#romancescams | State briefing;




Bald eagle shot and killed — Someone shot a bald eagle to death in Western Oregon, and the police want to find out who did it. Oregon State Police Fish and Wildlife troopers are seeking tips from the public. The troopers responded Wednesday to a report that a bald eagle was seen dead in Lower Cow Creek, in Douglas County. A photo showed the bird face-down in the water. They determined it was shot one to two days before being found. A reward up to $2,500 is offered for information leading to a conviction. The killing, or possession of a bald eagle or its parts, is punishable by imprisonment of up to one year and a fine of up to $100,000.

Dry conditions cause worry about salmon runs, fires — Conditions are dry in Southern Oregon. With streams running at a trickle, fish biologists are worried about access for spawning salmon. Fire officials have asked the public to avoid outdoor burning until it rains. Ryan Battleson, biologist for the Oregon Department of Fish and Wildlife in Central Point, said small streams need more water to provide habitat for juvenile coho and steelhead. No rain is forecast for at least a week. October’s 0.61 inches of rain in Grants Pass was about 25% of average. The dry conditions have also slowed prescribed burning and slash pile burning at lower elevations. The fire season ended Oct. 1 but Shelly Hoffer of the Oregon Department of Forestry said the department is still putting out wildfires.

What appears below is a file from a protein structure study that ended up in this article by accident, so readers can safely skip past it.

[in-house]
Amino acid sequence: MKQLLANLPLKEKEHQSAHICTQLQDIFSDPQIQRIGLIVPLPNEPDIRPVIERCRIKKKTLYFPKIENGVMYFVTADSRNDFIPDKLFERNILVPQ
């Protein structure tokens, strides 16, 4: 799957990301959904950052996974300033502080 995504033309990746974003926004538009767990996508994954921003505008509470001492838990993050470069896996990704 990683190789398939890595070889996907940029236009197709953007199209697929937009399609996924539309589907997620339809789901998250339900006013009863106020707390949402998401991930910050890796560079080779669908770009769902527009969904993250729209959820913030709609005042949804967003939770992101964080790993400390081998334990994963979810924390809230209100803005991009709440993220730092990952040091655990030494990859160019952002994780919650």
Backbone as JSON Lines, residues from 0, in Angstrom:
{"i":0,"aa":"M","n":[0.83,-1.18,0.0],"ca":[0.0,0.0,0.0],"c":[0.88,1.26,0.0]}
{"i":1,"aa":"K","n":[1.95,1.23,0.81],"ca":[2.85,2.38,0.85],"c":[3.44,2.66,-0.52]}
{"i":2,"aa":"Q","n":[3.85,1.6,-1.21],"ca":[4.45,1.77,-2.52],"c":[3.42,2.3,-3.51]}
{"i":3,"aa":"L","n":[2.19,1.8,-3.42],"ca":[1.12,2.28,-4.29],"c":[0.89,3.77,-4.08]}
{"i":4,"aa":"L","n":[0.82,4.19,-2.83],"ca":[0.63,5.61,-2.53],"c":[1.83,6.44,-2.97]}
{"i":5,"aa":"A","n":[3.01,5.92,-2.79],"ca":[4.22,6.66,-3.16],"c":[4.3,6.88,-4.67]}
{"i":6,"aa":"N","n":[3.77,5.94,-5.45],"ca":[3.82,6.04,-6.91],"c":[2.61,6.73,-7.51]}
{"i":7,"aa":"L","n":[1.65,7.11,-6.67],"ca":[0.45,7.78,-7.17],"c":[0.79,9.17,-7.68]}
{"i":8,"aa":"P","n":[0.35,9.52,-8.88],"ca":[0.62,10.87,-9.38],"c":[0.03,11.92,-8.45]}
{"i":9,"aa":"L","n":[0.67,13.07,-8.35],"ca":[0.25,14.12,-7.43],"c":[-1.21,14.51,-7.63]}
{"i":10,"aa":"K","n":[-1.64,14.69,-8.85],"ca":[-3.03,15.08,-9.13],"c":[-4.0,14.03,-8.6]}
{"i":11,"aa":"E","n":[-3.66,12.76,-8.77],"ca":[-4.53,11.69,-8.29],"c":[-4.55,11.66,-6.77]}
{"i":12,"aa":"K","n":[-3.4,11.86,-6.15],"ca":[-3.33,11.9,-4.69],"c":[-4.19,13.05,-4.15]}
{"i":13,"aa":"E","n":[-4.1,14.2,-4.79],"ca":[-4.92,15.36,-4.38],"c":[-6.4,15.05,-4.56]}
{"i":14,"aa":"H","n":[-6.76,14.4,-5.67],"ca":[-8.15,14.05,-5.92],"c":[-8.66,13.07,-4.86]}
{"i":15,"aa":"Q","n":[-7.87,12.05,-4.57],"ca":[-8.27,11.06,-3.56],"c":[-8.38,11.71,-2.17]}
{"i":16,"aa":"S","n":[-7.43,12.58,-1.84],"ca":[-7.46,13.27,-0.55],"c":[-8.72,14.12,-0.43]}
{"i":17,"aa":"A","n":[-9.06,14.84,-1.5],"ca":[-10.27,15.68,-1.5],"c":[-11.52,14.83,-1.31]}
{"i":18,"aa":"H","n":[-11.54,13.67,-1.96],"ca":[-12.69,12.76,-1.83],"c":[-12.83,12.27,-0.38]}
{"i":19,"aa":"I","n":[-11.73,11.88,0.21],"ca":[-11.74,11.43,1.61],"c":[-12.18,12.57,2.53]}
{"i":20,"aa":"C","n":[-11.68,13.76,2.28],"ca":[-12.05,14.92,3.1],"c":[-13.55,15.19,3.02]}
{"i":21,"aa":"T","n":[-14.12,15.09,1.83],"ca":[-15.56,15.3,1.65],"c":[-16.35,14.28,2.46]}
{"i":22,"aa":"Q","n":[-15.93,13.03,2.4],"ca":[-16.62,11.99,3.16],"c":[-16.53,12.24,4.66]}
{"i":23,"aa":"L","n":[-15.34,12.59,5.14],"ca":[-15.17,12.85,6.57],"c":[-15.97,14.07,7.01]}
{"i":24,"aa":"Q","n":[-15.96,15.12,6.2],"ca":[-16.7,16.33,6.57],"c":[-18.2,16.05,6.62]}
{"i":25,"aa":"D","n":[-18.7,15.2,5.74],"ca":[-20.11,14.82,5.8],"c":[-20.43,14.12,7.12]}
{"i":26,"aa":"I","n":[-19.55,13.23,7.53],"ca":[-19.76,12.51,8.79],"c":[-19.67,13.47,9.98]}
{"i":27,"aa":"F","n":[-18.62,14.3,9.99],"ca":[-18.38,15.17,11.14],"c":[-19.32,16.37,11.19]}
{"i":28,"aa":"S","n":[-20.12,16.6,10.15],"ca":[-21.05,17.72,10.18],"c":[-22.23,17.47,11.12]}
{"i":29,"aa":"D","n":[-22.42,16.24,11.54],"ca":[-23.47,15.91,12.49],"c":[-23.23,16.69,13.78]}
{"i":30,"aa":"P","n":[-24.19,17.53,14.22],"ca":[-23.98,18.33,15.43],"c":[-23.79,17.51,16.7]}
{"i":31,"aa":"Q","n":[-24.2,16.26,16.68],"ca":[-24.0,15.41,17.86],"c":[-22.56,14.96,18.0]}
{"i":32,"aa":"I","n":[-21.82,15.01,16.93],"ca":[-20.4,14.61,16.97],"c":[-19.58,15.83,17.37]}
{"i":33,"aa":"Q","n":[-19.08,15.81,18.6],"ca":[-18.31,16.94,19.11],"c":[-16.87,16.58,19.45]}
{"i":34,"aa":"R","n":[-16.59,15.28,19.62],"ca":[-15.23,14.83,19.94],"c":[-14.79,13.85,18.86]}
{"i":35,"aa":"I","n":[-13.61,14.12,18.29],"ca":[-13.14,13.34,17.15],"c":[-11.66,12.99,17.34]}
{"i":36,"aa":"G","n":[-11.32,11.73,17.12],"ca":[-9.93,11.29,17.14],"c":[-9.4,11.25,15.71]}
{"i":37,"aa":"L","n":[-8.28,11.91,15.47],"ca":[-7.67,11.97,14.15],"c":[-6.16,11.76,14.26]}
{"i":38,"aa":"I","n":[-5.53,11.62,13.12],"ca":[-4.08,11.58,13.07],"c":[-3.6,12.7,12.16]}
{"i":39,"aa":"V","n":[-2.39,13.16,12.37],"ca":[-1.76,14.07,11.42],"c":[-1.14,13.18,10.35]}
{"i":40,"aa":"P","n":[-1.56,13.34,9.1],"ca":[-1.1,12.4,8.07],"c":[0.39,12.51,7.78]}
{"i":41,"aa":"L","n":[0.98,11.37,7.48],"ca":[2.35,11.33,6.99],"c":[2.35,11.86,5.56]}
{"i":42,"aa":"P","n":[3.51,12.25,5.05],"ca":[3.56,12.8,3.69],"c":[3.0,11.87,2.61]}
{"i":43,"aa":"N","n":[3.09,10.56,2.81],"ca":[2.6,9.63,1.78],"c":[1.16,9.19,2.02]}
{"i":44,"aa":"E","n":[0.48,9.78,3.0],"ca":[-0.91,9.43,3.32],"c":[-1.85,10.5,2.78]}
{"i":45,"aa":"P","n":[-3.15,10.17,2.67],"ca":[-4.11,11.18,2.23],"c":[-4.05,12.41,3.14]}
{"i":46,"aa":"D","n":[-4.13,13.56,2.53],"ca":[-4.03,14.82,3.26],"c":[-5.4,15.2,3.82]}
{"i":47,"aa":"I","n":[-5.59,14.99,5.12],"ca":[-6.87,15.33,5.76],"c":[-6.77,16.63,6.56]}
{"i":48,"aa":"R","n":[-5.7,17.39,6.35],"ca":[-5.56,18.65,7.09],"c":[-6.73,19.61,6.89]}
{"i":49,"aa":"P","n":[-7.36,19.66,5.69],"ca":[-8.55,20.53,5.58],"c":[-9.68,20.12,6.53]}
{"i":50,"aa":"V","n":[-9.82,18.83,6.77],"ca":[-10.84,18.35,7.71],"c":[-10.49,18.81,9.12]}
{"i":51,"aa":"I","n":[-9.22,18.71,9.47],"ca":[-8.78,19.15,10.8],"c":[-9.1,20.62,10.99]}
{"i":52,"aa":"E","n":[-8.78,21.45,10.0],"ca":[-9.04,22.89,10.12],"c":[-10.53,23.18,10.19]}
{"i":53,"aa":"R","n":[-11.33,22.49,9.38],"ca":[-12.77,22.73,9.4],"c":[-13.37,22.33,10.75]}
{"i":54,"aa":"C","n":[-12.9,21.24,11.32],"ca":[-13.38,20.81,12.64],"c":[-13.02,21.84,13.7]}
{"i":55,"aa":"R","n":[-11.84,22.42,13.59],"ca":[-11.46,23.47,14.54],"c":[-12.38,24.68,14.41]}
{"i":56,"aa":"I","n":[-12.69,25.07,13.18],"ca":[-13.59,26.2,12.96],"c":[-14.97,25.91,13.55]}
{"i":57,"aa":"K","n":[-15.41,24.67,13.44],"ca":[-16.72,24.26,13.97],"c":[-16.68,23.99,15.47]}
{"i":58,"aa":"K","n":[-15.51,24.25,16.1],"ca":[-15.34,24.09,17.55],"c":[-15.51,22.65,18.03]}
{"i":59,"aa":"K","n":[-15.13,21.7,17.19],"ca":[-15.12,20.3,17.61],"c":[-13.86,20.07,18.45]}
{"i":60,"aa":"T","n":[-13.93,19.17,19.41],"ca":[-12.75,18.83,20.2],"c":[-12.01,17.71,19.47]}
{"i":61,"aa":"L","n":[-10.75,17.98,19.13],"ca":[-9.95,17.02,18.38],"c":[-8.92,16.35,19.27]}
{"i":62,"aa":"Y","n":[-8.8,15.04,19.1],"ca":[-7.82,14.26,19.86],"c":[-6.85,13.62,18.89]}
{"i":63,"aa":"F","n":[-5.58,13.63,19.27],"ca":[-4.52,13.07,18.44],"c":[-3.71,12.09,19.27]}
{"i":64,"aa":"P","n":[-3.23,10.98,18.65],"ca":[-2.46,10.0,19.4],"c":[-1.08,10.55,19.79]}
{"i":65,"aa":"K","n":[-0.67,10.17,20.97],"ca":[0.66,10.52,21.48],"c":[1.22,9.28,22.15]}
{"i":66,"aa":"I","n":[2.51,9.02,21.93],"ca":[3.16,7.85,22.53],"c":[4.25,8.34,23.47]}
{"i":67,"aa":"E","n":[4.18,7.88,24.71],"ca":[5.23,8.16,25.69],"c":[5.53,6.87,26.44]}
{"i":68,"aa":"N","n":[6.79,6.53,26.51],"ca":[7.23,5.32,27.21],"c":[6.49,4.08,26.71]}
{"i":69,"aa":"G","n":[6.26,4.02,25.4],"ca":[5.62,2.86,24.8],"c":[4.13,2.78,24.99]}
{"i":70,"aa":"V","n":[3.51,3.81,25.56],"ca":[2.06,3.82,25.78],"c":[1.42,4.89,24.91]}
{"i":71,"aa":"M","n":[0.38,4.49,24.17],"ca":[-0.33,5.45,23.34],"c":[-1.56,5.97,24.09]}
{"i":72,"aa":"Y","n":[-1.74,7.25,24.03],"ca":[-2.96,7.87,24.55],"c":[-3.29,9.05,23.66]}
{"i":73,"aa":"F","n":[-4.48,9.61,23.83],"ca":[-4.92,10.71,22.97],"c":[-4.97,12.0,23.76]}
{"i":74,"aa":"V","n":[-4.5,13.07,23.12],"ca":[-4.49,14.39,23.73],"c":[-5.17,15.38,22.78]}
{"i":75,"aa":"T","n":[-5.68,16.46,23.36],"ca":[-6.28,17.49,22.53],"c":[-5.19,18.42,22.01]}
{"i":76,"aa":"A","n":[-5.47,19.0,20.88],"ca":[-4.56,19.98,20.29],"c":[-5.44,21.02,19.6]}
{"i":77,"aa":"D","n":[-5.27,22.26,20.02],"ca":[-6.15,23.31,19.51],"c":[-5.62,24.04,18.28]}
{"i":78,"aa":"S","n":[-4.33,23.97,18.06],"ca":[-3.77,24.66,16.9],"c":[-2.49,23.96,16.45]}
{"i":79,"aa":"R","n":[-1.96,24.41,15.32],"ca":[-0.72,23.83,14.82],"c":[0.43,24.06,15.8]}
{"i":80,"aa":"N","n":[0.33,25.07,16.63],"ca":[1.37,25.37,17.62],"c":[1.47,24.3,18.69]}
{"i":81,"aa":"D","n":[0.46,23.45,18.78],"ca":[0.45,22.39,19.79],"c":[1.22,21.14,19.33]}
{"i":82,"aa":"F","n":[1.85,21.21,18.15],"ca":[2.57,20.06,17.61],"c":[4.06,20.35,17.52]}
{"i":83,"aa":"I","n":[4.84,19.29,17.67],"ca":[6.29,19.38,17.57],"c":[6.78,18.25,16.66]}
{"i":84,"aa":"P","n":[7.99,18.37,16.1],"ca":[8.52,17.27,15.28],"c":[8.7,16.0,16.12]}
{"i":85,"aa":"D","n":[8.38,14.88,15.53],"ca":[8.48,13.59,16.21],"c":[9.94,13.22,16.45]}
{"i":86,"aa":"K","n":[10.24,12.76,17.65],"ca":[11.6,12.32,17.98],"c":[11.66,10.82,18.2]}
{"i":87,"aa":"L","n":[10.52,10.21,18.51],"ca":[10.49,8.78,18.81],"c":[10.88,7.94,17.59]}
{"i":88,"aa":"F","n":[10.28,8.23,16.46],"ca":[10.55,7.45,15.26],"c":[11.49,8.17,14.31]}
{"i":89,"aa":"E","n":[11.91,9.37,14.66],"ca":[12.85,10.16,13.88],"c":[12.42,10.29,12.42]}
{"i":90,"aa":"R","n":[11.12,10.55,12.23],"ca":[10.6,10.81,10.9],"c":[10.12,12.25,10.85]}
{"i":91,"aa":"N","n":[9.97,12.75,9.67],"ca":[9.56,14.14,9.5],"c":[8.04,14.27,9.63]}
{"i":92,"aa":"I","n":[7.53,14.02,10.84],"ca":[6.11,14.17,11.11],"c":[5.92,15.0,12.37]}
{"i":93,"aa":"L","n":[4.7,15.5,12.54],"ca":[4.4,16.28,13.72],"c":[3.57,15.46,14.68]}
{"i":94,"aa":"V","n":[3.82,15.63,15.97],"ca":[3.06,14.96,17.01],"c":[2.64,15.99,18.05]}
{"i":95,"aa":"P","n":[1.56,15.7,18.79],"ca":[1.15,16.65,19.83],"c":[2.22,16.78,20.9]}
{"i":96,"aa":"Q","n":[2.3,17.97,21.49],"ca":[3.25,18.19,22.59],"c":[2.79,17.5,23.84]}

FBI: Cybercrimes on the rise — FBI agents in Oregon say the number of computer-related crimes has soared in the state, with losses surpassing $24 million this year alone. Most of the money has been stolen by organized crime groups targeting individuals and employees of organizations with access to a lot of money. They trick victims into making wire transfers to bank accounts controlled by the criminals. The FBI said Friday that in 2018, $12.4 million was stolen from victims in Oregon using this so-called business email compromise. From January through Sept. 30 of 2019, losses totaled around $12 million, on track to exceed last year. Other cybercrimes include romance scams and extortion.

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